DC Injection Braking in VFD

In this post, we will understand the types of DC injection braking and their uses in a VFD (variable frequency drive).

When using an AC induction motor with VFD, braking is a very important factor for using the motor efficiently. A lot depends on it and also decides the total amount of energy that the motor will dissipate and use.

VFD Braking Techniques

VFD Braking

The four most commonly used braking techniques in a motor are

  1. Coast to stop,
  2. Ramp to stop,
  3. Regenerative braking and
  4. Dynamic braking.

Coast to Stop

Coast to stop means disconnecting the motor from the VFD output power supply.

This allows the motor to stop itself in a certain span of time; or you can say, just freeing the motor from the operation.

Ramp to Stop

Ramp to stop means applying deceleration time to the motor (ramp-down time set in VFD) to stop the motor in that time.

The motor is not disconnected at all in the ramp to stop.

Regenerative Braking

In regenerative braking, energy is generated back into the DC bus capacitors.

This method can stop the motor quickly in applications where the inertia is small or there is a significant friction load.

But, if the load inertia is very high, a large amount of energy will be generated in the capacitors and cause over-voltage.

Though the VFDs have a limit in overvoltage, exceeding the limit will generate a fault and trip the VFD.

Dynamic Braking

Dynamic braking is an extension of regenerative braking. When the voltage exceeds the limit, a dynamic braking resistor which is used across the bus will dissipate the extra energy in it. But, it increases the size of the system and also the complexity.

So, for high inertia loads, working at a high speed with them and using these methods for braking can cause some level of instability; as they will take more time to stop due to natural forces and can damage the nearby environment.

This causes the need to use DC injection braking for high inertia loads with rapid and safe stop action.

DC Injection Braking

Let us consider a simple theory for understanding this. An AC induction motor moves by a rotating magnetic field generated by the AC supply voltage. This field is induced in the rotor and causes rotation and torque at the motor shaft. When the voltage is removed, the motor will stop.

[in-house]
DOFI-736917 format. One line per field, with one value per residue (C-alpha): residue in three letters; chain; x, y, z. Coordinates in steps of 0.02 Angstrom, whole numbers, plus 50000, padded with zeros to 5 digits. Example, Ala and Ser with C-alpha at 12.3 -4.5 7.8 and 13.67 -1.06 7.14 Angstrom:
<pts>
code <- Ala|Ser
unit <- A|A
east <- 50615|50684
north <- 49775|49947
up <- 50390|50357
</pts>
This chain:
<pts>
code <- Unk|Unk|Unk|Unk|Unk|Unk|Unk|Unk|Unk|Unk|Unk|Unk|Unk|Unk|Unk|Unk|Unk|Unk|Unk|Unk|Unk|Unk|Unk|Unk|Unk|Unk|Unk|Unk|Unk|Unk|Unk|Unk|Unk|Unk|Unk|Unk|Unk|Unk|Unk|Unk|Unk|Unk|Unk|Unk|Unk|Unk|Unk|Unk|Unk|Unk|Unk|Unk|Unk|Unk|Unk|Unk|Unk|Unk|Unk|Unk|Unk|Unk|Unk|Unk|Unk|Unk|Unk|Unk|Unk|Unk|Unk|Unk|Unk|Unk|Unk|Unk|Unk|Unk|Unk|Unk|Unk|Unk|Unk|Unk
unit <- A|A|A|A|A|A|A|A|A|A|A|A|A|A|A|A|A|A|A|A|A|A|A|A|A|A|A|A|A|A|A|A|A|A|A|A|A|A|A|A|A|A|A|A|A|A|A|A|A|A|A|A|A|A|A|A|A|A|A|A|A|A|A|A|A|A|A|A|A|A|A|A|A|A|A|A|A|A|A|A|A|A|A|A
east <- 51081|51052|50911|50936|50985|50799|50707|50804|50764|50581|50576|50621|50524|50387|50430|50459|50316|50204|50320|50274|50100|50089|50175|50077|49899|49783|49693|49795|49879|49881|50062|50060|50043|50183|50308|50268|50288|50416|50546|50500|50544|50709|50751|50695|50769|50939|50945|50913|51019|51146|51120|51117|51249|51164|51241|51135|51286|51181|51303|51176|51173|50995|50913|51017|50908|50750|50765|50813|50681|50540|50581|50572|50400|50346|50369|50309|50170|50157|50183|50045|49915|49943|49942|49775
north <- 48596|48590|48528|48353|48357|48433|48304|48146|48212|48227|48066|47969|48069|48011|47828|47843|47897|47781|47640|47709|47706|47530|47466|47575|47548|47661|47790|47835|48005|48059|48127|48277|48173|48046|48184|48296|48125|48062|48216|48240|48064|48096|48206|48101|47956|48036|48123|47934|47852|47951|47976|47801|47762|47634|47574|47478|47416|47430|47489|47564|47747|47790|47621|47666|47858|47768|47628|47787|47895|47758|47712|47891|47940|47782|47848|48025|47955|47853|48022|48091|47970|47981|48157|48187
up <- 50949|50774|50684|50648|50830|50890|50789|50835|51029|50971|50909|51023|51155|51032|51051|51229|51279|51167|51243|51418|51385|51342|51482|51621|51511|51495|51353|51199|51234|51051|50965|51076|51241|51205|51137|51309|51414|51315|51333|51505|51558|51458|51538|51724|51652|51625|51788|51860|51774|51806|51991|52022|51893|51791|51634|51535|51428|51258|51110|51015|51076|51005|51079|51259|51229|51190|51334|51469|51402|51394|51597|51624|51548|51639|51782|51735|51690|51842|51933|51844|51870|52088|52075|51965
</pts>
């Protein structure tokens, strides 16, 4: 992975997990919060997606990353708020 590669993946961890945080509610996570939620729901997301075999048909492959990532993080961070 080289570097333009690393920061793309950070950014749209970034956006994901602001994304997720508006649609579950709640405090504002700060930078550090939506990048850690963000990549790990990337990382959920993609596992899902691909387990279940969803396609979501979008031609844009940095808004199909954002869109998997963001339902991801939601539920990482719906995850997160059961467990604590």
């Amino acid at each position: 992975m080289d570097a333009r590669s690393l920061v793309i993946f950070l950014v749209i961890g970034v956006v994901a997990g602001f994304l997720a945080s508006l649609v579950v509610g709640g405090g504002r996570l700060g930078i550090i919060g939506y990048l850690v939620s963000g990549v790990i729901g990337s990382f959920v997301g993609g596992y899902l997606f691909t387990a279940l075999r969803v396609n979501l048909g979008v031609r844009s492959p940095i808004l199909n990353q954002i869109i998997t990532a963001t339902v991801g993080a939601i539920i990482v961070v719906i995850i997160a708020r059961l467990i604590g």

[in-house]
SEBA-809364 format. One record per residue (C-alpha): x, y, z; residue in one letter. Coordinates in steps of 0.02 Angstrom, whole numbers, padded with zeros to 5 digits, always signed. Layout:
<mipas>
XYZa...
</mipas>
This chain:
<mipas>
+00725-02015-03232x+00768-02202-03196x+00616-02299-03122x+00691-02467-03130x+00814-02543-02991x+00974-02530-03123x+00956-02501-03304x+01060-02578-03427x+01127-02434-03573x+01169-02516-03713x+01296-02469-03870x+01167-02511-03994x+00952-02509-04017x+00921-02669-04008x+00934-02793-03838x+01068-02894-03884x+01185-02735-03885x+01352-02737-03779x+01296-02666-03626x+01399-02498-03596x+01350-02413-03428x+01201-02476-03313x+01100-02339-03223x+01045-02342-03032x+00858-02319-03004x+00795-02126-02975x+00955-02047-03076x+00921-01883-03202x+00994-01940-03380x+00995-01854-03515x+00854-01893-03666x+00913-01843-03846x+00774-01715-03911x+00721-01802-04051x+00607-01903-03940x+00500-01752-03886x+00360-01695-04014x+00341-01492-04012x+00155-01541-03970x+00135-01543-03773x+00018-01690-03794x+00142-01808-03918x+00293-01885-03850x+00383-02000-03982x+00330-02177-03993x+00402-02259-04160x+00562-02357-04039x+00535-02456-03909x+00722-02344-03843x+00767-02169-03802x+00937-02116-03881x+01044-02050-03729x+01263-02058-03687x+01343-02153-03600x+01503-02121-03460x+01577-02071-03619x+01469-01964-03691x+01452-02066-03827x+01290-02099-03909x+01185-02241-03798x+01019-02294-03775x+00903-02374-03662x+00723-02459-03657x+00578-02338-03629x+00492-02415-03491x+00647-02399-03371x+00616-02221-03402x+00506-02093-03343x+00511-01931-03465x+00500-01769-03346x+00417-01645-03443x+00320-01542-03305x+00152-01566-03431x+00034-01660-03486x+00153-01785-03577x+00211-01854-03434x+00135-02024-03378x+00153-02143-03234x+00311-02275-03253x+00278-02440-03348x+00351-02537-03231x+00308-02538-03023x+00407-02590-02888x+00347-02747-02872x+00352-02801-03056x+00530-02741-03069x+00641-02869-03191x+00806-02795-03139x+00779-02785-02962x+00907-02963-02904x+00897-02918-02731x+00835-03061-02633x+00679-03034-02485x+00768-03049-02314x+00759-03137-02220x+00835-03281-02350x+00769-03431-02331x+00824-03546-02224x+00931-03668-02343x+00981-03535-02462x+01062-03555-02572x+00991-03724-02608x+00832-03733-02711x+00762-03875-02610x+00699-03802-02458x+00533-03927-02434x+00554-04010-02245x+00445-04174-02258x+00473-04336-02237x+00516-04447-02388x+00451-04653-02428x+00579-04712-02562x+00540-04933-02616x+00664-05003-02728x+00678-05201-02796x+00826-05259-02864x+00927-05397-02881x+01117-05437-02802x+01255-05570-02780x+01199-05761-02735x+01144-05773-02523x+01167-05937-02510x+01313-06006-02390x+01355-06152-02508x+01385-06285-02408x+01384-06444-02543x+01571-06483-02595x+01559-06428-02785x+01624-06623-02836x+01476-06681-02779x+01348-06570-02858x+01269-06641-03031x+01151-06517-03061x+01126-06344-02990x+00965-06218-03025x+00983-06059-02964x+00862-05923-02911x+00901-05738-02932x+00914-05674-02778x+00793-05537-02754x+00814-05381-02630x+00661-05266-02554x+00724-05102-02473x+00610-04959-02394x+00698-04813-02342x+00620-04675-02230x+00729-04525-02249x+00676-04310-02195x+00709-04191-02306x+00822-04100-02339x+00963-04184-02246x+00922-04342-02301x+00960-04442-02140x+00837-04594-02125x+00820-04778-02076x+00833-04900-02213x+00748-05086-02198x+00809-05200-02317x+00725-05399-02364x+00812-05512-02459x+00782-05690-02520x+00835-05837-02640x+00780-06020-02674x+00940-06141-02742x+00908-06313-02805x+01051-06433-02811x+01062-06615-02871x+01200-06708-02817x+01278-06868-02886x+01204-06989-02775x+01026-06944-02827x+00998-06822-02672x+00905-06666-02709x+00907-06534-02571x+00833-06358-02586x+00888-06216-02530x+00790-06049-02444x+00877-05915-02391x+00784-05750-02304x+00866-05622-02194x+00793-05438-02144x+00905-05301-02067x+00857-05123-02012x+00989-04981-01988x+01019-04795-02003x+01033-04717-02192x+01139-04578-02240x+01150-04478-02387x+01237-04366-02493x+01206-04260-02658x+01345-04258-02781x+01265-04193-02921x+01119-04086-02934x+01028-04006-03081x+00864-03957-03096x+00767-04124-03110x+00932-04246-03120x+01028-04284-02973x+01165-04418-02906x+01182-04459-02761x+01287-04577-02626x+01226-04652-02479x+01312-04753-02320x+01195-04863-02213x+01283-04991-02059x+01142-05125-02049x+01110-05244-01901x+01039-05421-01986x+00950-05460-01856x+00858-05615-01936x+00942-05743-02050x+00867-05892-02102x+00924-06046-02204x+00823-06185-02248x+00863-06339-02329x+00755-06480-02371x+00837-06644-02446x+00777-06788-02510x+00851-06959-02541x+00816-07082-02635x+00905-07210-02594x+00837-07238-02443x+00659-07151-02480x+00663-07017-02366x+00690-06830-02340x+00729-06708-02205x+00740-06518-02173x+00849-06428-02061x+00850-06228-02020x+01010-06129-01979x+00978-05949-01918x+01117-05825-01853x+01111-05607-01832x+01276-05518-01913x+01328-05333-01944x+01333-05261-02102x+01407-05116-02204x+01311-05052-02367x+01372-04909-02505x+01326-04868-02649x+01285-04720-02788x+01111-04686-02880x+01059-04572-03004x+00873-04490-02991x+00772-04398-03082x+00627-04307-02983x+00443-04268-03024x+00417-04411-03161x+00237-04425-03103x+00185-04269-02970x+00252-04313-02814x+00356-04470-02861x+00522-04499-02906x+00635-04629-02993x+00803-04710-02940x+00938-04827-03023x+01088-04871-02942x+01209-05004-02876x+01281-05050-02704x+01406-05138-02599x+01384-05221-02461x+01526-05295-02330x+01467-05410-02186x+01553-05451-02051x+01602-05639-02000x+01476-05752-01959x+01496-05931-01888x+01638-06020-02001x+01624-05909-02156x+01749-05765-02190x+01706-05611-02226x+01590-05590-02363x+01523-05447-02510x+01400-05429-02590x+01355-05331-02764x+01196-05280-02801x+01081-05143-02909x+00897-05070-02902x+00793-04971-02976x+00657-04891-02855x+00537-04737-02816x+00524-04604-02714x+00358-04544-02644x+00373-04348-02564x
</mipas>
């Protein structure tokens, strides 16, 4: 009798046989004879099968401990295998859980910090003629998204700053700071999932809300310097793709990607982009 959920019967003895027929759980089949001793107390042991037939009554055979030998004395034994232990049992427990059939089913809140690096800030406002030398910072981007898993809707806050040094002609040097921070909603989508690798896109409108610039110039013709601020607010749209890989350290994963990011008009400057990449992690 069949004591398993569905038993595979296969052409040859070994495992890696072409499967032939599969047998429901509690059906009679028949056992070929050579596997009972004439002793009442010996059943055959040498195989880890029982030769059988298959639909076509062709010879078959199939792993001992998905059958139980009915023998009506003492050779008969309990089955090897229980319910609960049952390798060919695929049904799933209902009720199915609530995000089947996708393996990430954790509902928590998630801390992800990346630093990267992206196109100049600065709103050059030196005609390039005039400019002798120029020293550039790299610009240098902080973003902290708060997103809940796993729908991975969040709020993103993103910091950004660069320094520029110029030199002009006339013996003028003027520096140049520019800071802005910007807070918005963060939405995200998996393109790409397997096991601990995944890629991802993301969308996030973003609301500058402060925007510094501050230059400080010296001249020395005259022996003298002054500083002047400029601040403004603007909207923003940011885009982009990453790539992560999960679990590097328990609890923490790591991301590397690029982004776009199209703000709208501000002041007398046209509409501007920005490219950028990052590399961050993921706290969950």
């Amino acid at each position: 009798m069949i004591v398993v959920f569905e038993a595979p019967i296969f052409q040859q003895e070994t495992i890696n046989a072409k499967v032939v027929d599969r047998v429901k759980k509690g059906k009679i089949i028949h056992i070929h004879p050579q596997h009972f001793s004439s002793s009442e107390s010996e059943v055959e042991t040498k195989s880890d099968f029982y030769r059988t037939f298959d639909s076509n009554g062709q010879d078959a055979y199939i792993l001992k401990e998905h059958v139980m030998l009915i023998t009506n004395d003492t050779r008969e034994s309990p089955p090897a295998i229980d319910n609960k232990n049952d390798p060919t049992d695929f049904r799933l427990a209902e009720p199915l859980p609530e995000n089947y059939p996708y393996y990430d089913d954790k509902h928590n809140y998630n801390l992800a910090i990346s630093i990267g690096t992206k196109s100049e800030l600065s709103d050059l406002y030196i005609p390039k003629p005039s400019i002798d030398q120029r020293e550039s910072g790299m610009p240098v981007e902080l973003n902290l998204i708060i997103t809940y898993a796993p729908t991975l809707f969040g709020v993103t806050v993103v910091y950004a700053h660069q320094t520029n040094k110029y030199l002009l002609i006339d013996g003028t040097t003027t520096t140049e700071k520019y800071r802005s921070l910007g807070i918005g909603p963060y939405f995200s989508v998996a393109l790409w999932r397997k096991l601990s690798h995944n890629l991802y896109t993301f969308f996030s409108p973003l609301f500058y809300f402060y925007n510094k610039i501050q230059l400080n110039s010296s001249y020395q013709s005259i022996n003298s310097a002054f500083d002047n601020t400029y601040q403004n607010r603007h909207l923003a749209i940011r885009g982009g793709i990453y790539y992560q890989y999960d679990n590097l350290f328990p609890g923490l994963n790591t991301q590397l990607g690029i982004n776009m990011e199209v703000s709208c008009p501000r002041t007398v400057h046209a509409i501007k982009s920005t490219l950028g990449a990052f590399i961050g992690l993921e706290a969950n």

Now, going into our part; as we saw, if we induce a fixed magnetic field around the stator, then the motor stops. This can also be achieved by DC Injection braking.

DC injection is a method of applying DC (fixed) voltage in the stator windings. Refer to the below image for the study. In running condition, the S1 switch will be closed to supply alternating AC voltage to the windings.

When the stop command is given from VFD, the S1 switch will open first; and then after a delay, the S2 switch will close. This will apply fixed DC voltage in the windings.

Due to fixed potential, a fixed magnetic field will be developed around the windings and will stop the rotor motion immediately; due to the immediate application of high braking torque.

The amount of torque applied depends on the amount of voltage and current applied at the windings.

The switch control is precisely happened inside the VFD to avoid unwanted sparks or short circuit.

DC Injection Braking in VFD

Uses of Braking

Consider another use of DC injection braking in the below image of a hoist system.

Suppose the system is in off condition and the hoist is at an upper level; holding the load. The brake is a mechanical device that is energized electrically to hold the motor tightly.

Now, if the brake fails electrically, the brake will not be able to hold the motor then and will thus indirectly release the hoist load. This can be imagined on how it can damage the environment or nearby personnel.

In stop condition, the load is moving and it can harm the system.

Braking Theory in VFD

Also Read: Braking Theory in VFD

This can be overcome by DC injection braking. As you know, an encoder can be mounted with the motor side.

Connect the encoder to the VFD and program it in such a way that, when the VFD senses encoder counts in stop condition, DC injection braking logic will be activated.

So, as soon as the motor starts moving in stop condition, the VFD will start this braking and hold the motor immediately by inducing a high DC current.

But, remember that do not overtime this braking. A high amount of this braking can dissipate a large amount of heat in this system and cause damage.

So, generate an external alarm through VFD and alert the operators to come and check the system. They will immediately take action and bring the system to a safe state.

DC injection can be stopped either by a fixed time in the VFD or by power recycling the VFD.

So, DC injection is of great use for high-inertia and load motors. They can immediately stop the motor and bring the system to a safe operating condition.

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1 thought on “DC Injection Braking in VFD”

  1. I have installed an A800 VFD inverter and entered all the parameters that were in the A700 fault VFD ,But what is happening is that;since we are using the drive on an automatic wire winding machine,when i start winding ,it is running and counting up to 45Hz instead of 50Hz but when the machine stops automatically with respect to encoder via external brake on the machine the keeps on rotating until a certain period that is when it stops.what parameters can i work on?I have tried to change values in Pr7-Pr 12 but nothing seems to change.may be am not accurate on values.


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